It’s been revealed that the average number of sickness absence days that UK workers take has almost halved since 1993.
The figures from the Office for National Statistics show that employees took an average of 4.1 sickness absence days in 2017 compared with 7.2 days in 1993. The number of days taken started to fall in 1999.
On the surface, this trend may look encouraging for employers. Less time off should mean healthier, happier and more productive employees. However, it’s likely that this isn’t the case.
It’s more likely to be down to ‘presenteeism’, or people coming into work when they are ill. The CIPD reported that cases of presenteeism have more than tripled since 2010, with 86% of over 1,000 respondents to a 2018 survey saying they had observed presenteeism in their organisation over the last 12 months, compared with 72% in 2016 and just 26% in 2010.
The reason for this rise could be down to several factors, but a lack of job security, pressure from a high workload and financial insecurity are all reasons that have been suggested.
Employers can act to reduce presenteeism however, and look to maintain a genuinely healthy workforce.
Embrace and promote flexible working
Many employers claim to promote flexible working, but in reality only offer very slight changes, for example starting and finishing the day an hour earlier. This is a start, but to prevent burnout and encourage a healthy work-life balance, employers should give staff the opportunity to work from home and work hours outside the usual office times.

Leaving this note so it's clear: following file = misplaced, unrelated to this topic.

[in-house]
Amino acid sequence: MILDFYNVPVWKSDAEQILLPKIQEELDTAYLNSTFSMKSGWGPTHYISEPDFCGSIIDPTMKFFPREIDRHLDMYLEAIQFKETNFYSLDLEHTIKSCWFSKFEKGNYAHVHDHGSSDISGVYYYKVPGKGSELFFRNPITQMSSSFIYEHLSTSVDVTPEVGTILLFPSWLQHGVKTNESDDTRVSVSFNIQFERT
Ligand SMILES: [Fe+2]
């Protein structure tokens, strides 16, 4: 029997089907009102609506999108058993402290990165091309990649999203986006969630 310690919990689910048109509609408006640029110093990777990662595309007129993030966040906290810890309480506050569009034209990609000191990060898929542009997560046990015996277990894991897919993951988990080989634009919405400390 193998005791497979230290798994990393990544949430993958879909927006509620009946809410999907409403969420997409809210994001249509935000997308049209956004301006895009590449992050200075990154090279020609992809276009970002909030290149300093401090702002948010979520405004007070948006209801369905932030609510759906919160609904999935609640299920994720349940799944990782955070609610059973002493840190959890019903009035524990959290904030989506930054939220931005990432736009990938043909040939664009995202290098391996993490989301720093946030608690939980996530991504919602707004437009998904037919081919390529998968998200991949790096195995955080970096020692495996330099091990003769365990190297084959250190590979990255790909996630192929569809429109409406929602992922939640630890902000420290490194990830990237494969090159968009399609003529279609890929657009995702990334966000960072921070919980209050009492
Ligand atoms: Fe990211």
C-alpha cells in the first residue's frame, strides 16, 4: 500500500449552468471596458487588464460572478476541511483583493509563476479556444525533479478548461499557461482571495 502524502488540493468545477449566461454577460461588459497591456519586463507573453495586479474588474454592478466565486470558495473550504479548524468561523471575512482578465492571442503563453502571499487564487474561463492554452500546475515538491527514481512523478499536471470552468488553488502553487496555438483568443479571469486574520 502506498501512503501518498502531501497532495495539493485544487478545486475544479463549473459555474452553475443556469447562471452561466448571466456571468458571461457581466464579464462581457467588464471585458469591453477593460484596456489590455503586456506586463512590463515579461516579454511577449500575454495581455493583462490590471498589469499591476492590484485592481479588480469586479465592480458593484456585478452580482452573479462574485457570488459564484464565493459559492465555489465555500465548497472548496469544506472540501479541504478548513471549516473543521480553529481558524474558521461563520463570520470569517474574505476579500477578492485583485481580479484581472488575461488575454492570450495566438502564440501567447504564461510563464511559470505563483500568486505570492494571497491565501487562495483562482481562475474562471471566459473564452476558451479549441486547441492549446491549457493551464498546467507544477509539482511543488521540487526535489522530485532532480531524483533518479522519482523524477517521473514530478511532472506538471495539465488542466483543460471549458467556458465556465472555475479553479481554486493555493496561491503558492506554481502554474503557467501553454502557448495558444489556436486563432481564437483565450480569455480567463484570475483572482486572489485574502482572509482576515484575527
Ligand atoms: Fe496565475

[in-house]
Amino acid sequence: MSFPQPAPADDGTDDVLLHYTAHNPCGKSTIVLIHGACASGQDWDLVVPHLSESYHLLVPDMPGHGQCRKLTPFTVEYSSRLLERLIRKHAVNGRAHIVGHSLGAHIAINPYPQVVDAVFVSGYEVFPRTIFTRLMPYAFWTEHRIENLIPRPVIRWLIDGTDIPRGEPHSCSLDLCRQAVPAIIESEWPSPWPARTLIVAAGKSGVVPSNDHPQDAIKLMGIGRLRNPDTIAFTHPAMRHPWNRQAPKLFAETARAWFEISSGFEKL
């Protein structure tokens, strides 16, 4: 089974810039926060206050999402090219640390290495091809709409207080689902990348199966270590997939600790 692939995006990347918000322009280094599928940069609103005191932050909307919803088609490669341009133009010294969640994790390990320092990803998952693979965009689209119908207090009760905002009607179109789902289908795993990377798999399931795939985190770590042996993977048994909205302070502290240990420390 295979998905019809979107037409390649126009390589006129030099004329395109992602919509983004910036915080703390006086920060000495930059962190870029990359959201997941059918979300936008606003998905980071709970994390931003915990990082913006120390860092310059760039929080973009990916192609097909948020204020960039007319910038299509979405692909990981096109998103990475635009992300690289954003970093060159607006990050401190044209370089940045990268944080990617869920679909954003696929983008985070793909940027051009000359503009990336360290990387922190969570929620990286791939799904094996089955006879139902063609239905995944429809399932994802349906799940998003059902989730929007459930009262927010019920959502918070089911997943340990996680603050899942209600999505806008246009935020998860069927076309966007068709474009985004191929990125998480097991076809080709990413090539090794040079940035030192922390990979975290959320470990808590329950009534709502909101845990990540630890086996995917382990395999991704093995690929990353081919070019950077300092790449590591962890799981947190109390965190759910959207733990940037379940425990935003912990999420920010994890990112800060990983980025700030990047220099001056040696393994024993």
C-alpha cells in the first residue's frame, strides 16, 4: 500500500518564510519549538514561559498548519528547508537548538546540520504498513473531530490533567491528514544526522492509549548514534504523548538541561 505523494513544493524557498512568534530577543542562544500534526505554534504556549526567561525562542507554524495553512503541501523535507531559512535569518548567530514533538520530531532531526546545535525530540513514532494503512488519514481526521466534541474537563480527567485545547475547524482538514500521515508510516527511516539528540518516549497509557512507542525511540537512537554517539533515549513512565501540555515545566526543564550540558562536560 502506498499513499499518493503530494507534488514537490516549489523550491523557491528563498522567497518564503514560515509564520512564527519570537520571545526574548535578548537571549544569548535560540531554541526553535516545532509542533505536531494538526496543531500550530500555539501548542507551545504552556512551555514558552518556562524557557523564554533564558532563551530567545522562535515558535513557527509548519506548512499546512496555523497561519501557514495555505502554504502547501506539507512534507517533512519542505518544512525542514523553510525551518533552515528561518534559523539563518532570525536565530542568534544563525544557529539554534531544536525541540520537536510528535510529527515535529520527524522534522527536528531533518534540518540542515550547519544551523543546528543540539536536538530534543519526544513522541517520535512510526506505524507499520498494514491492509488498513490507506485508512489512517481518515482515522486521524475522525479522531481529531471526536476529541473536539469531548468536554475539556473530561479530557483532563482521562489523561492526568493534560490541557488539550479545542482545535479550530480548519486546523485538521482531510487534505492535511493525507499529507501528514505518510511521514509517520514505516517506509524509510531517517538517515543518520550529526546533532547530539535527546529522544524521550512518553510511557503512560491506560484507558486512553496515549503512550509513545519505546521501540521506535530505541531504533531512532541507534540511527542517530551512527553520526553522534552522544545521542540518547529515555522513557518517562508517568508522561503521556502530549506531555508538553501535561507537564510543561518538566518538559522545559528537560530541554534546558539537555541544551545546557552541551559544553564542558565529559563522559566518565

What’s more, a working culture needs to be established where flexible working is not frowned upon. This is a contributor to presenteeism – when simply being seen in the office is somehow more valued than actually being productive. Managers need to encourage flexible working and use it themselves to set the example.
Have a clear sickness absence policy
Employers should set a clear policy on their organisation’s approach to sickness absence. It should state that employees must not come to work if they are unwell, and will not be treated unfairly if they are absent for a genuine reason.
Policies on medical appointments should also be covered. Be sure to conduct return-to-work interviews when employees come back, so any patterns can be recorded. As with all company policies, it should be communicated to employees so they know what is and isn’t acceptable.
Look for the early signs of stress
Creating an open culture based on trust between management and employees is vital to spotting signs of stress. An employee suffering from stress but still feeling compelled to come to work will only make themselves worse, leading to longer term problems.
Regular appraisals, planning sessions and informal chats are a good opportunity to bring up any issues. Simply asking “how have you been lately?” can give an employee the chance to open up. It’s vital to listen and show empathy in order to offer the support needed.
Evaluate your Employee Wellbeing Programme
A valuable Employee Wellbeing Programme should be able to offer employees and managers access to counsellors and helplines for advice on many issues, such as anxiety, bereavement, or financial problems.
Having such a service in place can help prevent stress and other mental health issues by offering people practical advice and additional third-party support. This is turn should reduce presenteeism by showing staff that they don’t need to just “get on with it” and keep turning up to work regardless.